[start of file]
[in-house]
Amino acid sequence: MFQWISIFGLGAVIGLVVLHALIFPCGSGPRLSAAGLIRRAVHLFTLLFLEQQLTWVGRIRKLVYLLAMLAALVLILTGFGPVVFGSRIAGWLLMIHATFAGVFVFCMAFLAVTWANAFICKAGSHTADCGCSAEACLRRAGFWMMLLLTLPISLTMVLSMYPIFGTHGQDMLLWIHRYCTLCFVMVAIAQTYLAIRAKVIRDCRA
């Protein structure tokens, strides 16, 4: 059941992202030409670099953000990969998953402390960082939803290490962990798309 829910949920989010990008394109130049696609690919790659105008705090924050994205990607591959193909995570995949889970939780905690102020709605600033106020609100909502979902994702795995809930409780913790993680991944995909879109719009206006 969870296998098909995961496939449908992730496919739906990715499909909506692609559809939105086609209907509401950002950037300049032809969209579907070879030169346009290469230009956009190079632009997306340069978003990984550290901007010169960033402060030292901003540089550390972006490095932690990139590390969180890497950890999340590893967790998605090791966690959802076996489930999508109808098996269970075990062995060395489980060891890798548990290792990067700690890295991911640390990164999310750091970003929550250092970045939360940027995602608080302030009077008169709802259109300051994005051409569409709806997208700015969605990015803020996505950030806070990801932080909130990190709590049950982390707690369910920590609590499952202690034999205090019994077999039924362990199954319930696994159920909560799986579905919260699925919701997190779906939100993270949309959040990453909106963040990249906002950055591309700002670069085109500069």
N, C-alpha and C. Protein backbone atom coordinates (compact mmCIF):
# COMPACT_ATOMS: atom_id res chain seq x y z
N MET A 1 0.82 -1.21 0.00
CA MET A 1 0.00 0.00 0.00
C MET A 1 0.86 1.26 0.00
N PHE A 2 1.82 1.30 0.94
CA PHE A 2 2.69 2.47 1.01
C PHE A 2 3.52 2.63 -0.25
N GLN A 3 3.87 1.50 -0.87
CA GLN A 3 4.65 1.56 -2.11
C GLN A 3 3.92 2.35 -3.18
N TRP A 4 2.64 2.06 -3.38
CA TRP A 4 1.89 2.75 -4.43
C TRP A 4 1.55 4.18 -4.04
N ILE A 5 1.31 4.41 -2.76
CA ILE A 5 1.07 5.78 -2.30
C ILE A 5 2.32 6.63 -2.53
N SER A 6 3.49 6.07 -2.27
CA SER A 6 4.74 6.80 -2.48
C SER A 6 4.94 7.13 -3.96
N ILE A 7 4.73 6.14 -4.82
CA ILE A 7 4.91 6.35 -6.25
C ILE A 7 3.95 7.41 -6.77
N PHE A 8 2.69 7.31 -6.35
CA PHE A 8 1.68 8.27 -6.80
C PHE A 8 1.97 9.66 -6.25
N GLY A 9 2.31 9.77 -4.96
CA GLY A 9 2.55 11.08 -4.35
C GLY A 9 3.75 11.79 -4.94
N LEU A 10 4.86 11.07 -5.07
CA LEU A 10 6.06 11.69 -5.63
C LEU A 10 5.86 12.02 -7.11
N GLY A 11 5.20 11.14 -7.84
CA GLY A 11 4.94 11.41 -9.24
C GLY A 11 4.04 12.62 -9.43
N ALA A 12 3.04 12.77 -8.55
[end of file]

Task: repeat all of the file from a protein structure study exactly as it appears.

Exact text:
[in-house]
Amino acid sequence: MFQWISIFGLGAVIGLVVLHALIFPCGSGPRLSAAGLIRRAVHLFTLLFLEQQLTWVGRIRKLVYLLAMLAALVLILTGFGPVVFGSRIAGWLLMIHATFAGVFVFCMAFLAVTWANAFICKAGSHTADCGCSAEACLRRAGFWMMLLLTLPISLTMVLSMYPIFGTHGQDMLLWIHRYCTLCFVMVAIAQTYLAIRAKVIRDCRA
């Protein structure tokens, strides 16, 4: 059941992202030409670099953000990969998953402390960082939803290490962990798309 829910949920989010990008394109130049696609690919790659105008705090924050994205990607591959193909995570995949889970939780905690102020709605600033106020609100909502979902994702795995809930409780913790993680991944995909879109719009206006 969870296998098909995961496939449908992730496919739906990715499909909506692609559809939105086609209907509401950002950037300049032809969209579907070879030169346009290469230009956009190079632009997306340069978003990984550290901007010169960033402060030292901003540089550390972006490095932690990139590390969180890497950890999340590893967790998605090791966690959802076996489930999508109808098996269970075990062995060395489980060891890798548990290792990067700690890295991911640390990164999310750091970003929550250092970045939360940027995602608080302030009077008169709802259109300051994005051409569409709806997208700015969605990015803020996505950030806070990801932080909130990190709590049950982390707690369910920590609590499952202690034999205090019994077999039924362990199954319930696994159920909560799986579905919260699925919701997190779906939100993270949309959040990453909106963040990249906002950055591309700002670069085109500069």
N, C-alpha and C. Protein backbone atom coordinates (compact mmCIF):
# COMPACT_ATOMS: atom_id res chain seq x y z
N MET A 1 0.82 -1.21 0.00
CA MET A 1 0.00 0.00 0.00
C MET A 1 0.86 1.26 0.00
N PHE A 2 1.82 1.30 0.94
CA PHE A 2 2.69 2.47 1.01
C PHE A 2 3.52 2.63 -0.25
N GLN A 3 3.87 1.50 -0.87
CA GLN A 3 4.65 1.56 -2.11
C GLN A 3 3.92 2.35 -3.18
N TRP A 4 2.64 2.06 -3.38
CA TRP A 4 1.89 2.75 -4.43
C TRP A 4 1.55 4.18 -4.04
N ILE A 5 1.31 4.41 -2.76
CA ILE A 5 1.07 5.78 -2.30
C ILE A 5 2.32 6.63 -2.53
N SER A 6 3.49 6.07 -2.27
CA SER A 6 4.74 6.80 -2.48
C SER A 6 4.94 7.13 -3.96
N ILE A 7 4.73 6.14 -4.82
CA ILE A 7 4.91 6.35 -6.25
C ILE A 7 3.95 7.41 -6.77
N PHE A 8 2.69 7.31 -6.35
CA PHE A 8 1.68 8.27 -6.80
C PHE A 8 1.97 9.66 -6.25
N GLY A 9 2.31 9.77 -4.96
CA GLY A 9 2.55 11.08 -4.35
C GLY A 9 3.75 11.79 -4.94
N LEU A 10 4.86 11.07 -5.07
CA LEU A 10 6.06 11.69 -5.63
C LEU A 10 5.86 12.02 -7.11
N GLY A 11 5.20 11.14 -7.84
CA GLY A 11 4.94 11.41 -9.24
C GLY A 11 4.04 12.62 -9.43
N ALA A 12 3.04 12.77 -8.55